A Freedom of Information request in the U.K. has recently revealed that the cost of court translators has nearly doubled over the past year.
The cost to taxpayers for interpreters serving in magistrate and Crown courts has soared from £7.9 million in 2012 to £15.5 million last year. The precipitous rise has come since translation services were shifted from the National Register of Public Service Interpreters (NRPSI) to Applied Language Solutions, which has since been bought by Capita Translation and Interpreting.
The loss to taxpayers has been accompanied by hold-ups in the judicial system. Lady Butler-Sloss, a retired judge, told the House of Lords last July of a “disruption and delay to criminal trials as a result of serious inaccuracies of court interpreting.” Such inaccuracies include a man being accused of being a “pervert” rather than “perverting the course of justice,” and a Romanian interpreter mistakenly telling the court that a victim had been “bitten” rather than “beaten.”
Hiroshi Matsumoto, CSOFT’s lead Japanese linguist, was quoted in a 2013 Simply CSOFT post:
“Good translators need to be people who can handle high-pressure situations, and they should also be trained as localization experts. That is, they should be linguists who understand their target audience, are experts of the subject-matter they are working with, and are producers of high-quality translations.”
In the U.K. courts, the situation could hardly be higher-pressure; interpreters are tasked with making on-the-spot translations that could affect the course of someone’s life. In such critical cases, it’s important that they have an intimate understanding not only of both English and their target language but of the nuances of the British legal system and the cultural sensitivities of all parties involved.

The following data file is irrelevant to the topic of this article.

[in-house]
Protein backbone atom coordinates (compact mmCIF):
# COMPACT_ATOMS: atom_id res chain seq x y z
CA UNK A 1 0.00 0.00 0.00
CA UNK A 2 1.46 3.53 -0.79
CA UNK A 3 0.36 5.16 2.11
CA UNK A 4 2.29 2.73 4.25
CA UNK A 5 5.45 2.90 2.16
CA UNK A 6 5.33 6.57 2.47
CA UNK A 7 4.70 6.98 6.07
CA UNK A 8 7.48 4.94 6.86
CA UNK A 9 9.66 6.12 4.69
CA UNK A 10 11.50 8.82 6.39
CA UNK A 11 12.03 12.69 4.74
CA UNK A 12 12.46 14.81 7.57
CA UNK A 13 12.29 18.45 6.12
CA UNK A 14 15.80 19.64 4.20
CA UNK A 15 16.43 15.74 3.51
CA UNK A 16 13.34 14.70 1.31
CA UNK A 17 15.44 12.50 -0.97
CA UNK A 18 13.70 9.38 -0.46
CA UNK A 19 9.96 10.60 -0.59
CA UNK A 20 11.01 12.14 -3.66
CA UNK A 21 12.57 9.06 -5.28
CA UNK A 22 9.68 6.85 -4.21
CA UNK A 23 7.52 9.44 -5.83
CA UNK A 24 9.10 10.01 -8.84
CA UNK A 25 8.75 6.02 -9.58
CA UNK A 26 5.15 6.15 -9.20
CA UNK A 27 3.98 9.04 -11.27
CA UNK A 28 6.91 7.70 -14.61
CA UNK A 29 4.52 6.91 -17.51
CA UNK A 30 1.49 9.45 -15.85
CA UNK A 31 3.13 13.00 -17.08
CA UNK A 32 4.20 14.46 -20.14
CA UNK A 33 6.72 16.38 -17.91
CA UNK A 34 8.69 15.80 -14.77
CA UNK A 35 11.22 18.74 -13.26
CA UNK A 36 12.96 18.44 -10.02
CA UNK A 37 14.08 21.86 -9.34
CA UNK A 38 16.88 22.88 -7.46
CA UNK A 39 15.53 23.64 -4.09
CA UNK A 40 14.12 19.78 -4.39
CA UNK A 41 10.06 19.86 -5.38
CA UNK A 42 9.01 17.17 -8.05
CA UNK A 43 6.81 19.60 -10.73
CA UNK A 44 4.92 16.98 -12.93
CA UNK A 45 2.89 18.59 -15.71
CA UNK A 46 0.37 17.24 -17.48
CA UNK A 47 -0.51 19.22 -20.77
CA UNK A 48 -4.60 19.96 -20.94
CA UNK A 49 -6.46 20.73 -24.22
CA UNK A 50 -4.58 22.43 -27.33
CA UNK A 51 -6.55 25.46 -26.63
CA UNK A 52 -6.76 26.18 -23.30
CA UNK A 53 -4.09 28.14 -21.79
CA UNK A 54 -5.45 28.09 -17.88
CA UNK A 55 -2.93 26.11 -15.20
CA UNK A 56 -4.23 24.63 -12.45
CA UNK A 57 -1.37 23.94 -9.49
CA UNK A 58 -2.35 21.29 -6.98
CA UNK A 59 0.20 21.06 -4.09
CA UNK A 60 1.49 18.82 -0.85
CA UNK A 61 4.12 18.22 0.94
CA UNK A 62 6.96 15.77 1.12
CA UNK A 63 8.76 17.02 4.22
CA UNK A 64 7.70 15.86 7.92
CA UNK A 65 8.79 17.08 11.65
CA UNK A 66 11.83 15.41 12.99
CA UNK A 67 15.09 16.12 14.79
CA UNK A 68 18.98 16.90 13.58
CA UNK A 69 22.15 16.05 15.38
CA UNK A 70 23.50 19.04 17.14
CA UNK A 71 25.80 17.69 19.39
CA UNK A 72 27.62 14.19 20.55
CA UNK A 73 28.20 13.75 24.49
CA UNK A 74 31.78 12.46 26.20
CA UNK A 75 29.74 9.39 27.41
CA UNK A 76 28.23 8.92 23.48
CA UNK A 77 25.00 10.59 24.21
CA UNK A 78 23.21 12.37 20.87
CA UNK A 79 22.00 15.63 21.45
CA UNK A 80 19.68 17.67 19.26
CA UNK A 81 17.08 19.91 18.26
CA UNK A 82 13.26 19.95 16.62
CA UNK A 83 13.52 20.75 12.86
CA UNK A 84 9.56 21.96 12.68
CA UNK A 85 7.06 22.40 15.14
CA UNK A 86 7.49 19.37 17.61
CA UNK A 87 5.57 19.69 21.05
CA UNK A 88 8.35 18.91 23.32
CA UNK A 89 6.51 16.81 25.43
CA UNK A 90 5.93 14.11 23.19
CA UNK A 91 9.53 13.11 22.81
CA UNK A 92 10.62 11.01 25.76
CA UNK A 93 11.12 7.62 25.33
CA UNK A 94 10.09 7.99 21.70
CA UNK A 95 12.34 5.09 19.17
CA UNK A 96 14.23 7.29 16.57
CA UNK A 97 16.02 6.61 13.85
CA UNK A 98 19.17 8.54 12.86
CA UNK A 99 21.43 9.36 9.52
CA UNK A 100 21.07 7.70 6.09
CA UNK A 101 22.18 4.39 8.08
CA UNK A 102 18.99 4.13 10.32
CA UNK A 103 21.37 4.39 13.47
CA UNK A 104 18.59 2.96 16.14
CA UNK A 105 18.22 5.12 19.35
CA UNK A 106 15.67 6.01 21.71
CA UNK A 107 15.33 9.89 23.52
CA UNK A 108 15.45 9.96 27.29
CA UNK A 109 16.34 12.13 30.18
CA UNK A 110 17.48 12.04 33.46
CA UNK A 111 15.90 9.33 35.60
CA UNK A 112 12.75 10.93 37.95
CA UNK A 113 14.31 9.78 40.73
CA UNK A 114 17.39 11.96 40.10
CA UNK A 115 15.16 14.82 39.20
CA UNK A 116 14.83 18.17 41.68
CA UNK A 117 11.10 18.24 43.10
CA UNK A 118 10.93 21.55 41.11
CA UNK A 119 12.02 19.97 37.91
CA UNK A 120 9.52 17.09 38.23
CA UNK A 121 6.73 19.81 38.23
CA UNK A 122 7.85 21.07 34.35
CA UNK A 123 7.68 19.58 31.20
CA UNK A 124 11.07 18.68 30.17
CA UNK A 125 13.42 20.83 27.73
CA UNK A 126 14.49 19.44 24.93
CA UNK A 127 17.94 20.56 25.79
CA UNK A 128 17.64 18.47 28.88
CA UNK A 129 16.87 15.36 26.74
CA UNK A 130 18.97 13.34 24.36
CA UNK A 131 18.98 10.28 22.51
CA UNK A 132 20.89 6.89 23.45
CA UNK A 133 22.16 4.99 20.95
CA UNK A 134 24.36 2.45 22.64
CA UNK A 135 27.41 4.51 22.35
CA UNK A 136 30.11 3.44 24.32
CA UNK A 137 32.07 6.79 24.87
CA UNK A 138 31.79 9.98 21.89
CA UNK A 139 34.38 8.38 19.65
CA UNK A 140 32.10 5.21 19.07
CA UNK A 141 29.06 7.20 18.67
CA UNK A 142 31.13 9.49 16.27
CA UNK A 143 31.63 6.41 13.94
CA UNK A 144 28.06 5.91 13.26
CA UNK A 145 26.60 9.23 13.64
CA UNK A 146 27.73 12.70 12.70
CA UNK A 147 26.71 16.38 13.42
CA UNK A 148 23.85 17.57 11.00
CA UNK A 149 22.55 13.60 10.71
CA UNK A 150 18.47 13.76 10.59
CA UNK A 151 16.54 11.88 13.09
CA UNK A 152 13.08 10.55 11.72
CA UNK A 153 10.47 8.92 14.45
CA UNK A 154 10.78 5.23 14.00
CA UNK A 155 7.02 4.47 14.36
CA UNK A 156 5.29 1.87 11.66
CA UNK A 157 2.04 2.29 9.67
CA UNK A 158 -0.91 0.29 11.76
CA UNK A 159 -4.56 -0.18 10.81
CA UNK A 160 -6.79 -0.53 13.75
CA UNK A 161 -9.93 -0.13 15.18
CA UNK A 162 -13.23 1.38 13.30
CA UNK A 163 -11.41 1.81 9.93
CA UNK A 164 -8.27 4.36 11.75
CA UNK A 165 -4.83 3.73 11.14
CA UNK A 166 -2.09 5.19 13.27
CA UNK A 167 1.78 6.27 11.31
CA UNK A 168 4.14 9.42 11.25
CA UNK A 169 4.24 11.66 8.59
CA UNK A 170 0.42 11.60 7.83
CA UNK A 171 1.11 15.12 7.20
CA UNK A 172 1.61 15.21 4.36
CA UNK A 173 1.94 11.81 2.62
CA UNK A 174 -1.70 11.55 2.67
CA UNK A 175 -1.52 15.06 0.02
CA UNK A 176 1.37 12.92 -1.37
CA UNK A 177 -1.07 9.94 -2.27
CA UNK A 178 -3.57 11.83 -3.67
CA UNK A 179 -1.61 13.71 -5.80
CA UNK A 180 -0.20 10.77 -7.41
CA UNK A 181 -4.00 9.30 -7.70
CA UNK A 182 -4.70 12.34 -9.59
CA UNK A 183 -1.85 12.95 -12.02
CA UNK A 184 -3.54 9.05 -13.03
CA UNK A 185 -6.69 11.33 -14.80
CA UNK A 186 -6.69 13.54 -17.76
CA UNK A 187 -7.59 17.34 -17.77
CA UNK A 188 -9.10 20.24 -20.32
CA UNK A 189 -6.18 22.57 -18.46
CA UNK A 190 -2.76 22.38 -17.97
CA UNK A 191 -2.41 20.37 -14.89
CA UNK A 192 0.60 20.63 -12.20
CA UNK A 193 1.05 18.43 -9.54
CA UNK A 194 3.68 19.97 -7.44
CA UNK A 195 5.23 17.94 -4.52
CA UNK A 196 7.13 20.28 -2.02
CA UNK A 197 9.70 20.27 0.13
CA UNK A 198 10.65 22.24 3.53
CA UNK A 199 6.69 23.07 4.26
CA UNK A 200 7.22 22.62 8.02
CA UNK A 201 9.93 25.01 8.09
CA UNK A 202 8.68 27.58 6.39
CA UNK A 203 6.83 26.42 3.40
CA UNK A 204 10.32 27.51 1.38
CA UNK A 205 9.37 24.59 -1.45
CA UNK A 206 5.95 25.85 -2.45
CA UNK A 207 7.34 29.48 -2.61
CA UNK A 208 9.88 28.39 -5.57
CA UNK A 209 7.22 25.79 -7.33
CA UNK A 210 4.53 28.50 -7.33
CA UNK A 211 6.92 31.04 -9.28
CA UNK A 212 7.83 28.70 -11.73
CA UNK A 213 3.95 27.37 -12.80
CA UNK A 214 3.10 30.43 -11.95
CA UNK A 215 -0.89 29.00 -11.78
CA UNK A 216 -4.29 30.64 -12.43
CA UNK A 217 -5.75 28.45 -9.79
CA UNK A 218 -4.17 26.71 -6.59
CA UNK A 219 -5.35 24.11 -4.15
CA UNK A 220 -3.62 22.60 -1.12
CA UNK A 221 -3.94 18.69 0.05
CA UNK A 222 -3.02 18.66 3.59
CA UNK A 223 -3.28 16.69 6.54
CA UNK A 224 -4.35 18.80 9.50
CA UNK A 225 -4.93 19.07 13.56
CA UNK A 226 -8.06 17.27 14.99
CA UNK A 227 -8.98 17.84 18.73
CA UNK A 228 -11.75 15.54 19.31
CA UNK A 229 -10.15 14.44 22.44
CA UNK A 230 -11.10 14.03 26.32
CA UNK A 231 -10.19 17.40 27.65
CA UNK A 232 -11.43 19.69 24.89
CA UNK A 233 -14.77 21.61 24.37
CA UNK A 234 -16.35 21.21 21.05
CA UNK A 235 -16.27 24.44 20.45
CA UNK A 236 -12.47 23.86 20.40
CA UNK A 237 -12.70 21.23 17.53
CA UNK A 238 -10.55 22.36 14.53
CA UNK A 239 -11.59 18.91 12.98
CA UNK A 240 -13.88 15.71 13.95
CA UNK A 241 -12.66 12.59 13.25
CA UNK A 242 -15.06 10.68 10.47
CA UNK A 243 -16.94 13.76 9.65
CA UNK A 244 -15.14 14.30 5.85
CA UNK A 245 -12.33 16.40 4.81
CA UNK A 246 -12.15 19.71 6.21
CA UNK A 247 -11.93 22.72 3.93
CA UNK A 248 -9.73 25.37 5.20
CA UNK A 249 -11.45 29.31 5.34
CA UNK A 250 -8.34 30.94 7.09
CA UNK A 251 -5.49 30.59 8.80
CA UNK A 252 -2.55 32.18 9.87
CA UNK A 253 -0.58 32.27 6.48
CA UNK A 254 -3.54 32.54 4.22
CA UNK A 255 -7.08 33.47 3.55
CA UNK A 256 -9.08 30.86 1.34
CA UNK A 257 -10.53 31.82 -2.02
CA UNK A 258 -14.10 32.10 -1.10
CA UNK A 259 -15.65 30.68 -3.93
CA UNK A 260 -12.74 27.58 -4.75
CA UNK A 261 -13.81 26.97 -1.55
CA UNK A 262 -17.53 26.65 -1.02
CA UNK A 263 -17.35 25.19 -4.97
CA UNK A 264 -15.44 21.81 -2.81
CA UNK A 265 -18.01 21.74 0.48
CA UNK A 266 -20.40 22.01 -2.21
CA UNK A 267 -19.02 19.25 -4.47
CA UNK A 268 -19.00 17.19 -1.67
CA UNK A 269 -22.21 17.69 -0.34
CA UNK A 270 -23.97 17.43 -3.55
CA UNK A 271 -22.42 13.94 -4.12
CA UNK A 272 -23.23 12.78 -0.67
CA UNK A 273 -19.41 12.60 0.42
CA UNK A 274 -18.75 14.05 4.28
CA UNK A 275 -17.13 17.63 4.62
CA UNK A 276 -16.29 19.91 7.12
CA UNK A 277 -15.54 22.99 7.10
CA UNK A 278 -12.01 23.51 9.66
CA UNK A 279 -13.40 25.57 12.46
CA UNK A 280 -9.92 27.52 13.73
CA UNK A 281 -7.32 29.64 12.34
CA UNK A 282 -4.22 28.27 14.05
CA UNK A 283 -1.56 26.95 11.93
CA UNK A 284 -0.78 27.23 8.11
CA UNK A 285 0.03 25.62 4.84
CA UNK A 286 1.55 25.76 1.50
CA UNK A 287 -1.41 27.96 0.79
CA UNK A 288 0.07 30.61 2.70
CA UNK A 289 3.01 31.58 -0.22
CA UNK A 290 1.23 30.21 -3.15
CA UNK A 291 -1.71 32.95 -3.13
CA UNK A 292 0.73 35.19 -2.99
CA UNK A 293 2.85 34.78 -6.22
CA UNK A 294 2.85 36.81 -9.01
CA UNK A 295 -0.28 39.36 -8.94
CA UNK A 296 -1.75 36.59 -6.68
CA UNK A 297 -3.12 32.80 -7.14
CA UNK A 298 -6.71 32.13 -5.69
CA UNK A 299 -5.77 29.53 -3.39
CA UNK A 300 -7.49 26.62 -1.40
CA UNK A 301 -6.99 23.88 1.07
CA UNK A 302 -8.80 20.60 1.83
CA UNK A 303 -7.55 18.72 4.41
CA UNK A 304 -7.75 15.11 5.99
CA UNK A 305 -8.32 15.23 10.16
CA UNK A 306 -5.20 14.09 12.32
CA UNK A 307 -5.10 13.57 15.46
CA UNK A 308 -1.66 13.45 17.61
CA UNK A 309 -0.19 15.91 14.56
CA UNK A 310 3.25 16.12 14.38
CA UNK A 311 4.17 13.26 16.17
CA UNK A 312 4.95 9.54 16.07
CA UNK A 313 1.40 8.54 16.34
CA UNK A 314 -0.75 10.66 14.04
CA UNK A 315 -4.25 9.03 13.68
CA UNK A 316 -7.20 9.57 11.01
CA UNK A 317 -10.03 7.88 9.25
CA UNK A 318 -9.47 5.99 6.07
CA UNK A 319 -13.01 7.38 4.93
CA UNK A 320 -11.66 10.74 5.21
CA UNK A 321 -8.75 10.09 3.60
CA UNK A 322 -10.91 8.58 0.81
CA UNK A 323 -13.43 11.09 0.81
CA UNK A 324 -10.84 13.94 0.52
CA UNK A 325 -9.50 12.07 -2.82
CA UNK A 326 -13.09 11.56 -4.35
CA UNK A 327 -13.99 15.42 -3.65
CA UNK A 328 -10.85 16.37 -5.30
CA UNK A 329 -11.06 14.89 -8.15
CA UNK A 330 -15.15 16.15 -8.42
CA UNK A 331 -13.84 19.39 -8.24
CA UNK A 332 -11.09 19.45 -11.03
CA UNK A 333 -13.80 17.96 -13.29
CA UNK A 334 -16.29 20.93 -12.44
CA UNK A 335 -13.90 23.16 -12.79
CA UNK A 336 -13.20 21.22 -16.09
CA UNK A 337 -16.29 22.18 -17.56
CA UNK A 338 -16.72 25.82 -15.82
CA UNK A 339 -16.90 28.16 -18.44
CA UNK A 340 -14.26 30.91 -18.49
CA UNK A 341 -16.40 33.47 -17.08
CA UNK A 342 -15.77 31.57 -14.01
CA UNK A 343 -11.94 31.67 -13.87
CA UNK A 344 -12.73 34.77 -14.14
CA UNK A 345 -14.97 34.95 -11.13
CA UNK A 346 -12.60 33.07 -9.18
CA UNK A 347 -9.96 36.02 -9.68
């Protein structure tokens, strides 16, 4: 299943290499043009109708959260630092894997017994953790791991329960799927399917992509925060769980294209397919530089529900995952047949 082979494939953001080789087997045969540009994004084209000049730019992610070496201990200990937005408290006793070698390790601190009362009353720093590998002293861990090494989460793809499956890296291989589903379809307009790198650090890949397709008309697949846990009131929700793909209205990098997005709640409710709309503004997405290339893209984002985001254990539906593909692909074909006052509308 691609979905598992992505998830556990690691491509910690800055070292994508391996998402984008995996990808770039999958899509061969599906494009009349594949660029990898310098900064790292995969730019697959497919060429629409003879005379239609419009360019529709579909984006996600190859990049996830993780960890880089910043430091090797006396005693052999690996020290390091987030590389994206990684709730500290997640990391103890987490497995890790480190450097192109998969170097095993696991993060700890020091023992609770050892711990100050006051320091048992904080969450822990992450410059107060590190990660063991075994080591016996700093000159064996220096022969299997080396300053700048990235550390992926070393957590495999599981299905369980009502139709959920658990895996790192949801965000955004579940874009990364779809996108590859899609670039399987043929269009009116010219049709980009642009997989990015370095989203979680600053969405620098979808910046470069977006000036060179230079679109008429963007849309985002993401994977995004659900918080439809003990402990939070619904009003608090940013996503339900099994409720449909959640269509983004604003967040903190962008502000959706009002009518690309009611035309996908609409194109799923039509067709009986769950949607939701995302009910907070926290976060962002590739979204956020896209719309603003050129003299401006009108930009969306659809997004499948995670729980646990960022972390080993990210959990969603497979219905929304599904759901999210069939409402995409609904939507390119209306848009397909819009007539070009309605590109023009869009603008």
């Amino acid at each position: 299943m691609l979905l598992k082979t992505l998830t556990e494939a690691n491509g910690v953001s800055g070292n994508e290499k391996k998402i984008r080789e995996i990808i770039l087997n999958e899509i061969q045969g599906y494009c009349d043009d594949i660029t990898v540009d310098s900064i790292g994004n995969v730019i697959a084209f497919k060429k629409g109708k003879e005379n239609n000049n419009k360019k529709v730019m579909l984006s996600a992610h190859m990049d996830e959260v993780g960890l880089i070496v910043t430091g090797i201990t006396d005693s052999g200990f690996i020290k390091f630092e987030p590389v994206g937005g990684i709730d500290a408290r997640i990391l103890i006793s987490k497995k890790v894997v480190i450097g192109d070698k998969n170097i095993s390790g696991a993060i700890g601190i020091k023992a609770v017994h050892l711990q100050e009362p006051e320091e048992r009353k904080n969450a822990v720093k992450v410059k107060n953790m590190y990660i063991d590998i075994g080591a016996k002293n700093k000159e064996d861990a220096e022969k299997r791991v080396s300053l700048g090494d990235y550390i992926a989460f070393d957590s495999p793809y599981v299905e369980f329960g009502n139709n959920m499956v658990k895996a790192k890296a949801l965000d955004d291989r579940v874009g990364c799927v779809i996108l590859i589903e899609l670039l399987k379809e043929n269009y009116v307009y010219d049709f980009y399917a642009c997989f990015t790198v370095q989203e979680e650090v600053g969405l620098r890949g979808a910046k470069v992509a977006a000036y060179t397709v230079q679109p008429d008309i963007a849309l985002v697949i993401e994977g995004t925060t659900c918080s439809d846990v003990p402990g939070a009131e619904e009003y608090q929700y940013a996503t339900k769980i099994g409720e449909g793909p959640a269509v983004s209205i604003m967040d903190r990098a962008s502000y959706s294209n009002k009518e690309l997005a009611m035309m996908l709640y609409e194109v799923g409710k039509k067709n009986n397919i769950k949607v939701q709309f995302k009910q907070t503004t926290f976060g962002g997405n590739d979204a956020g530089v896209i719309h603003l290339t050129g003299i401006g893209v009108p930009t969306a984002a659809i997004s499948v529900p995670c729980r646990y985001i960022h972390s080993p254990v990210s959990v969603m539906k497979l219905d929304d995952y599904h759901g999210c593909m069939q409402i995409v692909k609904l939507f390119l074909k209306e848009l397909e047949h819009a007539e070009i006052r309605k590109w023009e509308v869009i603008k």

“The translation process is like manufacturing,” said Tina Tang, a Business Development Manager at CSOFT International. “There need to be very specific standards that guarantee quality. Those standards need to begin with hiring professionally-trained linguists and continue with continuous QA and training.”
It has been reported that there were 10,000 complaints against Capita TI in the first 18 months since signing their monopoly-granting contract with the Ministry of Justice. A MoJ source, in an admirable display of British understatement, said, “During the first year of the project a lot of things weren’t running brilliantly,” but, he went on to claim, “Since then the whole system has been sorted out.”
The taxpayers of Britain, with 138,000 citizens who speak no English and 11,000 Non-English speakers in prison, have 15,500,000 reasons to hope that he’s right.
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